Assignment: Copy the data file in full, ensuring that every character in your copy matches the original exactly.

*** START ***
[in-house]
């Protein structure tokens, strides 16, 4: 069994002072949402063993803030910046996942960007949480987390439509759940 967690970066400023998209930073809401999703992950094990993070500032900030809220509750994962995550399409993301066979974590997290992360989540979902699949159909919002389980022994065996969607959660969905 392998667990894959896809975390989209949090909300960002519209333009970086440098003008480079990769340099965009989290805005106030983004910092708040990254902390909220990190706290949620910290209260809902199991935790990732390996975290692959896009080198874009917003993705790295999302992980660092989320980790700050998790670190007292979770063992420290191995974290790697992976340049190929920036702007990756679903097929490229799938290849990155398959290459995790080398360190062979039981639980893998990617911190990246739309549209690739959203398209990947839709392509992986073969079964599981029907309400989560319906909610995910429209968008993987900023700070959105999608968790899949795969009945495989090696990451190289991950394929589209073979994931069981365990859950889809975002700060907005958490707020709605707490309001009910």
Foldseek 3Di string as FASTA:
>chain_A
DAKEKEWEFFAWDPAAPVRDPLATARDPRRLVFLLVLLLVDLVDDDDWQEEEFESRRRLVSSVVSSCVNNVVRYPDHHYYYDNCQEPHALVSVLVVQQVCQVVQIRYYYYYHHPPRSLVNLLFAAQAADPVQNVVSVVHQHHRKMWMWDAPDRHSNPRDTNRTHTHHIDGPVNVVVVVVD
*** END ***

[in-house]
């Protein structure tokens, strides 16, 4: 069994002072949402063993803030910046996942960007949480987390439509759940 967690970066400023998209930073809401999703992950094990993070500032900030809220509750994962995550399409993301066979974590997290992360989540979902699949159909919002389980022994065996969607959660969905 392998667990894959896809975390989209949090909300960002519209333009970086440098003008480079990769340099965009989290805005106030983004910092708040990254902390909220990190706290949620910290209260809902199991935790990732390996975290692959896009080198874009917003993705790295999302992980660092989320980790700050998790670190007292979770063992420290191995974290790697992976340049190929920036702007990756679903097929490229799938290849990155398959290459995790080398360190062979039981639980893998990617911190990246739309549209690739959203398209990947839709392509992986073969079964599981029907309400989560319906909610995910429209968008993987900023700070959105999608968790899949795969009945495989090696990451190289991950394929589209073979994931069981365990859950889809975002700060907005958490707020709605707490309001009910």
Foldseek 3Di string as FASTA:
>chain_A
DAKEKEWEFFAWDPAAPVRDPLATARDPRRLVFLLVLLLVDLVDDDDWQEEEFESRRRLVSSVVSSCVNNVVRYPDHHYYYDNCQEPHALVSVLVVQQVCQVVQIRYYYYYHHPPRSLVNLLFAAQAADPVQNVVSVVHQHHRKMWMWDAPDRHSNPRDTNRTHTHHIDGPVNVVVVVVD